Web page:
Understanding the allure of ISIS

The New York Times reports: [Maj. Gen. Michael K. Nagata] has fought in the shadows most of his 32-year Army career, serving in Special Operations forces and classified military units in hot zones such as Somalia, the Balkans and Iraq. Colleagues say he has displayed bureaucratic acumen in counterterrorism jobs at the C.I.A. and the Pentagon, and diplomatic savvy as a senior American military liaison officer in Pakistan during the turbulent period there from 2009 to 2011.

“He’s the rare warrior who is most comfortable in complexity,” said Stanley A. McChrystal, a retired four-star general and former commander of allied forces in Afghanistan.

Complexity is precisely what General Nagata, by then head of American commandos in the Middle East, wanted in July when he asked a tiny think tank within the military’s Joint Staff, known as Strategic Multilayer Assessment, for help in defeating the Islamic State.

In the past year, the group has produced studies on the security implications of megacities around the world and how to apply neuroscience to the concept of deterrence.

When General Nagata first convened the specialists on a conference call on Aug. 20, he described his priorities and the challenges that ISIS posed.

“What makes I.S. so magnetic, inspirational?” he said. He expressed specific concern that the militant organization is “deeply resonant with a specific but large portion of the Islamic population, particularly young men looking for a banner to flock to.”

“There is a magnetic attraction to I.S. that is bringing in resources, talent, weapons, etc., to thicken, harden, embolden I.S. in ways that are very alarming,” General Nagata said.

During the call, General Nagata alluded to the Islamic State’s sophisticated use of social media to project and amplify its propaganda, and insisted the United States needed “people born and raised in the region” to help combat the problem. [Continue reading…]

No doubt Nagata’s think tank doesn’t include Harvard political scientist Stephen Walt, who tweets:

I guess “etc” is Walt’s CYA caveat, to underline that these are just tweets — not serious political analysis. But still, they seem to sufficiently encapsulate the conventional wisdom which purports to explain why the growth of ISIS should not be perplexing.

Bad leaders, foreign invasions, and deep divisions are certainly important elements that have helped cultivate the ground for ISIS’s growth, yet these don’t provide sufficient explanations for the fact, for instance, that as many of ISIS’s foreign recruits have come from Tunisia as have come from Saudi Arabia. If being freed from the yoke of an autocratic and corrupt regime was going to take away the fuel for extremism, 3,000-plus Tunisians failed to get the message.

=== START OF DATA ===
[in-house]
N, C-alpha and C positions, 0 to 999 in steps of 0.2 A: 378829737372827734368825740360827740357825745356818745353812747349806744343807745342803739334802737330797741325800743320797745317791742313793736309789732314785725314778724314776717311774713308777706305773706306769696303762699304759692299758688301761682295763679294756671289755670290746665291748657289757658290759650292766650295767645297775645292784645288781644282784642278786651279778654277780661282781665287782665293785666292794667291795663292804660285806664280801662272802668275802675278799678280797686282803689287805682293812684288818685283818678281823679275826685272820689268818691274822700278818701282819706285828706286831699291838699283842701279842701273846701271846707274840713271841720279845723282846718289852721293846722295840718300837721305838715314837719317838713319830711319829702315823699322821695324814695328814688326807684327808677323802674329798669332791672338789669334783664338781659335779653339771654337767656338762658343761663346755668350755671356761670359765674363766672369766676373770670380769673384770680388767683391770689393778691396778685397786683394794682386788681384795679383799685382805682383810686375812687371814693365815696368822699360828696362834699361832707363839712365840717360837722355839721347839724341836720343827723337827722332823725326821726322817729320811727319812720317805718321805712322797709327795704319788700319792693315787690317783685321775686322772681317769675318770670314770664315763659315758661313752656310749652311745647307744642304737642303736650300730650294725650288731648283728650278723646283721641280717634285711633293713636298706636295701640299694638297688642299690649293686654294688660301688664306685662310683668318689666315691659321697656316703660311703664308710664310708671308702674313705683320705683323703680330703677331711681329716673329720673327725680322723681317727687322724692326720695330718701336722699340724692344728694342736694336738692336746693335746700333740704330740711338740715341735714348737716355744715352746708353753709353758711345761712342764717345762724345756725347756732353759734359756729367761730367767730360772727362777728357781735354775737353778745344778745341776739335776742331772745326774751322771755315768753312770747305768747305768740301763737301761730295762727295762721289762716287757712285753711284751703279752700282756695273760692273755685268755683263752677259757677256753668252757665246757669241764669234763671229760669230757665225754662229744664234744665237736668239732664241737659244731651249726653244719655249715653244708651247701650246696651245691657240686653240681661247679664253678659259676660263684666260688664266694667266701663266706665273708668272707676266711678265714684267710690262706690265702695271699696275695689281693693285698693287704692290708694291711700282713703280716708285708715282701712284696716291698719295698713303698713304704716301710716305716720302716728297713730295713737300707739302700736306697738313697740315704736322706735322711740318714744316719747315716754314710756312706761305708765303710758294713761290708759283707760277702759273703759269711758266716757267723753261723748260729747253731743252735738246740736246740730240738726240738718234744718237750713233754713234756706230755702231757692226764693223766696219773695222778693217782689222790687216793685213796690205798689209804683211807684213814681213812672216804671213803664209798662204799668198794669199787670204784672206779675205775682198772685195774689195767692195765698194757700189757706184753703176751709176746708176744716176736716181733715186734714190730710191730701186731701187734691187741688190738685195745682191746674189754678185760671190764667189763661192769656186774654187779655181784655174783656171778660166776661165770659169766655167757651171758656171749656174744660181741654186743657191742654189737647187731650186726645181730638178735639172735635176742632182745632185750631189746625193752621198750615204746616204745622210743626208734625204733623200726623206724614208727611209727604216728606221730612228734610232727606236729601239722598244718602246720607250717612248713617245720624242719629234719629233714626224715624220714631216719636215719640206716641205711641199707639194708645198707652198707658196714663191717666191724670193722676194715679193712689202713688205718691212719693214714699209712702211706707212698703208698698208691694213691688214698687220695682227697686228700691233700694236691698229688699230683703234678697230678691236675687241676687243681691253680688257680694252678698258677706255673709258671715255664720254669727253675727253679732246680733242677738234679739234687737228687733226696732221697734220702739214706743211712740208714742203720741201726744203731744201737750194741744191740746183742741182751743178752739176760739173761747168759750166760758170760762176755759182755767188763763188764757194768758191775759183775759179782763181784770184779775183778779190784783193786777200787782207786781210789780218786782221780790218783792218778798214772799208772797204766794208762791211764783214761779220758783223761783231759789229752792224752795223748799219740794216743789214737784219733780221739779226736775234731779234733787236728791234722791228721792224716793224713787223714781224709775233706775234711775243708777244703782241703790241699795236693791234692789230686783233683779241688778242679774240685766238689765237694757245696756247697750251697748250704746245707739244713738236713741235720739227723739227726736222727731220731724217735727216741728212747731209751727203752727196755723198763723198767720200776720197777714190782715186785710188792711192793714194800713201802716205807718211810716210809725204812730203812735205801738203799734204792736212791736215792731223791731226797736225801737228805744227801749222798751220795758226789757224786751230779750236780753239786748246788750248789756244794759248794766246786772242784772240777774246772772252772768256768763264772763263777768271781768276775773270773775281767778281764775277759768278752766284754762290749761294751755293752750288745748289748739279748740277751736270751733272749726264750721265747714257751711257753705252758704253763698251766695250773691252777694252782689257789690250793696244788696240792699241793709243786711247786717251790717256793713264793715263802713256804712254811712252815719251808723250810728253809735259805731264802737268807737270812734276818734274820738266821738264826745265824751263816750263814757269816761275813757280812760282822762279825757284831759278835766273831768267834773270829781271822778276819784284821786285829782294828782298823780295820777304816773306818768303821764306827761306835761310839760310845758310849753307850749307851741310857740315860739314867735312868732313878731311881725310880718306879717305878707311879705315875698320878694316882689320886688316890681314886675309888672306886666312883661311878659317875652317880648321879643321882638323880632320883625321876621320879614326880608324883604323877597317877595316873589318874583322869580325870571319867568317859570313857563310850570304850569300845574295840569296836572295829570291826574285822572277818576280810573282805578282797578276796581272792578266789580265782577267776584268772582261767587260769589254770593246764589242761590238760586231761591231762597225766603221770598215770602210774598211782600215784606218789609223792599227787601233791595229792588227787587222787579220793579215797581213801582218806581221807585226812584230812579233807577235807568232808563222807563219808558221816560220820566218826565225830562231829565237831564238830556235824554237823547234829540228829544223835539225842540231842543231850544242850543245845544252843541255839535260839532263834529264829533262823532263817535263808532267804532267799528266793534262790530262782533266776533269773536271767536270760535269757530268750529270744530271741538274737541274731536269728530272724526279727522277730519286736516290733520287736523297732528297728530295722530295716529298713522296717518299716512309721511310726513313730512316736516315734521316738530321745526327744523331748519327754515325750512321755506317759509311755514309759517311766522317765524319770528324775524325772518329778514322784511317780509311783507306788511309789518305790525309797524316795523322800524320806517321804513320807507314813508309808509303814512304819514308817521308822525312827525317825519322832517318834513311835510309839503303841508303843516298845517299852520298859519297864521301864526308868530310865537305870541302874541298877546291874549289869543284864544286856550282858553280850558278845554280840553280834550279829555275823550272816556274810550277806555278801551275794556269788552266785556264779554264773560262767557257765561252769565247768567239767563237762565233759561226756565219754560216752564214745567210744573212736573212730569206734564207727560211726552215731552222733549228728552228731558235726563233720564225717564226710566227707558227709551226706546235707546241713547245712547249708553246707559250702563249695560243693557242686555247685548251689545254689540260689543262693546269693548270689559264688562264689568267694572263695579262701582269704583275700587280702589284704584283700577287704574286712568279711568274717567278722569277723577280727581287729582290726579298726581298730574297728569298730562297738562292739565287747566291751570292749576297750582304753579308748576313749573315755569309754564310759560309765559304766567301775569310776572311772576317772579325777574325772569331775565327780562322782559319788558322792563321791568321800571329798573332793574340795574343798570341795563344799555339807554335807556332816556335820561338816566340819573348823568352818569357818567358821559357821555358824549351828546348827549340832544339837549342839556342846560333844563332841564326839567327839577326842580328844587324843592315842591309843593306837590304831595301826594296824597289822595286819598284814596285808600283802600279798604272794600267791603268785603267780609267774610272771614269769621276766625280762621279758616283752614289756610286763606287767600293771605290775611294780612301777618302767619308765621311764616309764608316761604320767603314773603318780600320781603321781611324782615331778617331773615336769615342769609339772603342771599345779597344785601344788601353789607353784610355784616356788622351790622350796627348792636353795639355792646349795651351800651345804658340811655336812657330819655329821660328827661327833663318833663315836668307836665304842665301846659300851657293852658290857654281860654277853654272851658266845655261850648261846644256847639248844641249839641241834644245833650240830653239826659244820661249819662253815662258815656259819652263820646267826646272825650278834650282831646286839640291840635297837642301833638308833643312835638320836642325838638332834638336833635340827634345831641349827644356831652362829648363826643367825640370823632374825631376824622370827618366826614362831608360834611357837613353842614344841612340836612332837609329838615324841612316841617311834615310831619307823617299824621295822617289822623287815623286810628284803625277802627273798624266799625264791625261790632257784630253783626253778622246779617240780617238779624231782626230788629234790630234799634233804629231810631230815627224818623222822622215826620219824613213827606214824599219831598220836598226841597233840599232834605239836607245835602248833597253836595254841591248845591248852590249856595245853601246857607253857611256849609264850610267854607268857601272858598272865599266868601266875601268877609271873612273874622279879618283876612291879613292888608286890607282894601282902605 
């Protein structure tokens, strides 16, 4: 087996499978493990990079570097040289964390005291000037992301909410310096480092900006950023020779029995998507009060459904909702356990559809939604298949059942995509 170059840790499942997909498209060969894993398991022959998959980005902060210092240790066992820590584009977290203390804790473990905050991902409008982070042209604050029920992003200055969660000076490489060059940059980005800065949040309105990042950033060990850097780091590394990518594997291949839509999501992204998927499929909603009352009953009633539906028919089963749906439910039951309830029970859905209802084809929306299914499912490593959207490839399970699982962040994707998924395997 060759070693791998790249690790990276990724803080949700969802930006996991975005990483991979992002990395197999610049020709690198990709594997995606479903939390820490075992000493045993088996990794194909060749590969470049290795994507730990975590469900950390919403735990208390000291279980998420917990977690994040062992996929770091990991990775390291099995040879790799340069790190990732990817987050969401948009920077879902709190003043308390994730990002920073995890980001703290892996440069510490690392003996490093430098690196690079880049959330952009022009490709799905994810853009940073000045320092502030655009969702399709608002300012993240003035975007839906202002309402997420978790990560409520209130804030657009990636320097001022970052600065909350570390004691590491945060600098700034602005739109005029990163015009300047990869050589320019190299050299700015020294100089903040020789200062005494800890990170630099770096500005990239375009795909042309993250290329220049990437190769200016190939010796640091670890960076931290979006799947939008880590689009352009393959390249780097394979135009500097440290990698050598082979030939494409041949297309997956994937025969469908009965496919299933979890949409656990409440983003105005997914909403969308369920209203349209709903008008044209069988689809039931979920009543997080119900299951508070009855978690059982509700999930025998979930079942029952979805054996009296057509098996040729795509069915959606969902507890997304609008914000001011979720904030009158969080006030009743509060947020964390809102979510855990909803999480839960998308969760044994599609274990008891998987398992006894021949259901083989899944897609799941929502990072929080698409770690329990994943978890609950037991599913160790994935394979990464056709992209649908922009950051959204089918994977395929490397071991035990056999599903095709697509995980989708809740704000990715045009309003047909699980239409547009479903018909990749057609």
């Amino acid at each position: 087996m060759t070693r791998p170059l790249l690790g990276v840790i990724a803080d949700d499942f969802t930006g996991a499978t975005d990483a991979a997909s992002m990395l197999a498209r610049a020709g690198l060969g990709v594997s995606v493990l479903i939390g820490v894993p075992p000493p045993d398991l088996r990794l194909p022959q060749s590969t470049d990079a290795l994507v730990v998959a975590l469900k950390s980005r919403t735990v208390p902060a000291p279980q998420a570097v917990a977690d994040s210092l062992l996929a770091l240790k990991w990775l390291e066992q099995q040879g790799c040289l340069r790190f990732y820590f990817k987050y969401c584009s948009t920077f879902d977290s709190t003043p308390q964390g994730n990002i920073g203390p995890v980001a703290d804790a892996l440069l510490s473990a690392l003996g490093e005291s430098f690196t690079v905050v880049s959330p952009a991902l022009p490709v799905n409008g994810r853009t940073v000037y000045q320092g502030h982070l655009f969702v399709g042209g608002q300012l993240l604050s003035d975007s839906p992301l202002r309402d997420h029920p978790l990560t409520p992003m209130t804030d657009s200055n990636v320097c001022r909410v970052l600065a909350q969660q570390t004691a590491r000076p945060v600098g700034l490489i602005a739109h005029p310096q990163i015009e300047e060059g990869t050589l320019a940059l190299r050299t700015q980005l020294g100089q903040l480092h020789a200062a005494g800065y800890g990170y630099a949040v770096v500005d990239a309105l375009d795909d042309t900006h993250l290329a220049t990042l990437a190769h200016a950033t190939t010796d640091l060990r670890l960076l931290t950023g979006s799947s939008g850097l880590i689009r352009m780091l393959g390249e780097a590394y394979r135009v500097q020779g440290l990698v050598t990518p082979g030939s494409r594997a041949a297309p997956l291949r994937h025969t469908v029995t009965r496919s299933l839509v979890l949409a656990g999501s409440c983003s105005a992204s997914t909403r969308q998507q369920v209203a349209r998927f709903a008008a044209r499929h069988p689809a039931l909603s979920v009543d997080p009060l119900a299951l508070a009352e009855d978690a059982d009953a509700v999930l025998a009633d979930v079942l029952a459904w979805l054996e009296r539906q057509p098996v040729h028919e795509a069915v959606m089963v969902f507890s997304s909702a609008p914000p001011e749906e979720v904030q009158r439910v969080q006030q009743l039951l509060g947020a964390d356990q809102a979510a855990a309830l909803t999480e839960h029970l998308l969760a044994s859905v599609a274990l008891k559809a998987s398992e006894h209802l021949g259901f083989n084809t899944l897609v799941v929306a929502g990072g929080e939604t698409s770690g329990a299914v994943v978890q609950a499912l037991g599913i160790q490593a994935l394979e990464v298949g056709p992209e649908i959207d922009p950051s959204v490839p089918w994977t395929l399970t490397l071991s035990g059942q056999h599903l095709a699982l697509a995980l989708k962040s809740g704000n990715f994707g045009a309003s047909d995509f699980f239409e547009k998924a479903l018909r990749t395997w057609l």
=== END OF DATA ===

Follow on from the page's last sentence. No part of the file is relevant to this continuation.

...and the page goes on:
A New York Times report in October offered a glimpse into the minds of a few young Tunisians who felt drawn by ISIS:

In interviews at cafes in and around Ettadhamen [a district in Tunis], dozens of young unemployed or working-class men expressed support for the extremists or saw the appeal of joining their ranks — convinced that it could offer a higher standard of living, a chance to erase arbitrary borders that have divided the Arab world for a century, or perhaps even the fulfillment of Quranic prophecies that Armageddon will begin with a battle in Syria.

“There are lots of signs that the end will be soon, according to the Quran,” said Aymen, 24, who was relaxing with friends at another cafe.

Bilal, an office worker who was at another cafe, applauded the Islamic State as the divine vehicle that would finally undo the Arab borders drawn by Britain and France at the end of World War I. “The division of the countries is European,” said Bilal, 27. “We want to make the region a proper Islamic state, and Syria is where it will start.”

Mourad, 28, who said he held a master’s degree in technology but could find work only in construction, called the Islamic State the only hope for “social justice,” because he said it would absorb the oil-rich Persian Gulf monarchies and redistribute their wealth. “It is the only way to give the people back their true rights, by giving the natural resources back to the people,” he said. “It is an obligation for every Muslim.”

Many insisted that friends who had joined the Islamic State had sent back reports over the Internet of their homes, salaries and even wives. “They live better than us!” said Walid, 24.

Wissam, 22, said a friend who left four months ago had told him that he was “leading a truly nice, comfortable life” under the Islamic State.

“I said: ‘Are there some pretty girls? Maybe I will go there and settle down,’ ” he recalled.

Depending on who they follow on Twitter, young men such as these in Tunisia and elsewhere may now have a less rosy view of life in the new caliphate — reports of deserters being executed en masse, of hundreds of fighters getting slaughtered in Kobane, and of ISIS’s inability to perform the most basic requirements of government in Mosul, should make the group look less appealing. They certainly don’t offer images of a better life.

But ISIS has successfully created an information space within which cult-like groupthink prevails. Young men intoxicated by a dream can easily dismiss bad reports as apostate propaganda. And the effort to promote a counter-narrative is destined to fail if it is seen as an imposition from outside — least of all is there any serious prospect that the State Department will have much success in persuading would-be fighters to think again and turn away.

The only challenge that is going to have any real weight is one that is not only indisputably religiously authentic, but also one that resonates with the social and generational demographic around which ISIS now has its grip.

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